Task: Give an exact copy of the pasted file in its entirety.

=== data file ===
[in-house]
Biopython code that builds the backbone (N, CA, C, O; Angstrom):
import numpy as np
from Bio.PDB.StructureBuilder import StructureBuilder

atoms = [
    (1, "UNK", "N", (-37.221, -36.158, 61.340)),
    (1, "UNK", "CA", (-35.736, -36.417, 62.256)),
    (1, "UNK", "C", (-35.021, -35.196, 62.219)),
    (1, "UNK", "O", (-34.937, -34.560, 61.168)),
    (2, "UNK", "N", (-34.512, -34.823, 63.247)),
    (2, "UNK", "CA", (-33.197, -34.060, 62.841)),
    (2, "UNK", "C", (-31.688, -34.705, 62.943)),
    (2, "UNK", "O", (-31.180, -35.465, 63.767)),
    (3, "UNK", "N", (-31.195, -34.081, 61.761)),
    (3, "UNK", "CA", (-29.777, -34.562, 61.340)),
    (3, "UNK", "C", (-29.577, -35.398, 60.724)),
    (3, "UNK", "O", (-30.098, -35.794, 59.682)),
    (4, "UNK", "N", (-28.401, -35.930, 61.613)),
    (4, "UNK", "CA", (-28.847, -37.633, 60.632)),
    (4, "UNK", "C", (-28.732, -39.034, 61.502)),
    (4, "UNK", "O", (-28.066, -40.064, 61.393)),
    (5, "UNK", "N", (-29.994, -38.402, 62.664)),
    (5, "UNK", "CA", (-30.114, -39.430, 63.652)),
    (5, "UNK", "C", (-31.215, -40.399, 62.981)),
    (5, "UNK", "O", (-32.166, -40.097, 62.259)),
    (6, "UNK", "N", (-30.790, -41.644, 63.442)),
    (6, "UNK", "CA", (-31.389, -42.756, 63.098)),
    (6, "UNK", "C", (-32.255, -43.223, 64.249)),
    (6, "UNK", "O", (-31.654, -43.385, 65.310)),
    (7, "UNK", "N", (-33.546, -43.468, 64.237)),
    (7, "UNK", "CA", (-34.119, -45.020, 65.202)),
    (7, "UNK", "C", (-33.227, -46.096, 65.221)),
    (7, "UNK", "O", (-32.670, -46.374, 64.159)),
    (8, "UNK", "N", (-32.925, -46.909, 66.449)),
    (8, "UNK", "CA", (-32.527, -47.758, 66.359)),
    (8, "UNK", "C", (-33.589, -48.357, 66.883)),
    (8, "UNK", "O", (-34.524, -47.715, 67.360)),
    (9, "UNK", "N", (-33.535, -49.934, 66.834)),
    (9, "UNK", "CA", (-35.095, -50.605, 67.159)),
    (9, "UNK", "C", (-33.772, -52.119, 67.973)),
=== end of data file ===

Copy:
[in-house]
Biopython code that builds the backbone (N, CA, C, O; Angstrom):
import numpy as np
from Bio.PDB.StructureBuilder import StructureBuilder

atoms = [
    (1, "UNK", "N", (-37.221, -36.158, 61.340)),
    (1, "UNK", "CA", (-35.736, -36.417, 62.256)),
    (1, "UNK", "C", (-35.021, -35.196, 62.219)),
    (1, "UNK", "O", (-34.937, -34.560, 61.168)),
    (2, "UNK", "N", (-34.512, -34.823, 63.247)),
    (2, "UNK", "CA", (-33.197, -34.060, 62.841)),
    (2, "UNK", "C", (-31.688, -34.705, 62.943)),
    (2, "UNK", "O", (-31.180, -35.465, 63.767)),
    (3, "UNK", "N", (-31.195, -34.081, 61.761)),
    (3, "UNK", "CA", (-29.777, -34.562, 61.340)),
    (3, "UNK", "C", (-29.577, -35.398, 60.724)),
    (3, "UNK", "O", (-30.098, -35.794, 59.682)),
    (4, "UNK", "N", (-28.401, -35.930, 61.613)),
    (4, "UNK", "CA", (-28.847, -37.633, 60.632)),
    (4, "UNK", "C", (-28.732, -39.034, 61.502)),
    (4, "UNK", "O", (-28.066, -40.064, 61.393)),
    (5, "UNK", "N", (-29.994, -38.402, 62.664)),
    (5, "UNK", "CA", (-30.114, -39.430, 63.652)),
    (5, "UNK", "C", (-31.215, -40.399, 62.981)),
    (5, "UNK", "O", (-32.166, -40.097, 62.259)),
    (6, "UNK", "N", (-30.790, -41.644, 63.442)),
    (6, "UNK", "CA", (-31.389, -42.756, 63.098)),
    (6, "UNK", "C", (-32.255, -43.223, 64.249)),
    (6, "UNK", "O", (-31.654, -43.385, 65.310)),
    (7, "UNK", "N", (-33.546, -43.468, 64.237)),
    (7, "UNK", "CA", (-34.119, -45.020, 65.202)),
    (7, "UNK", "C", (-33.227, -46.096, 65.221)),
    (7, "UNK", "O", (-32.670, -46.374, 64.159)),
    (8, "UNK", "N", (-32.925, -46.909, 66.449)),
    (8, "UNK", "CA", (-32.527, -47.758, 66.359)),
    (8, "UNK", "C", (-33.589, -48.357, 66.883)),
    (8, "UNK", "O", (-34.524, -47.715, 67.360)),
    (9, "UNK", "N", (-33.535, -49.934, 66.834)),
    (9, "UNK", "CA", (-35.095, -50.605, 67.159)),
    (9, "UNK", "C", (-33.772, -52.119, 67.973)),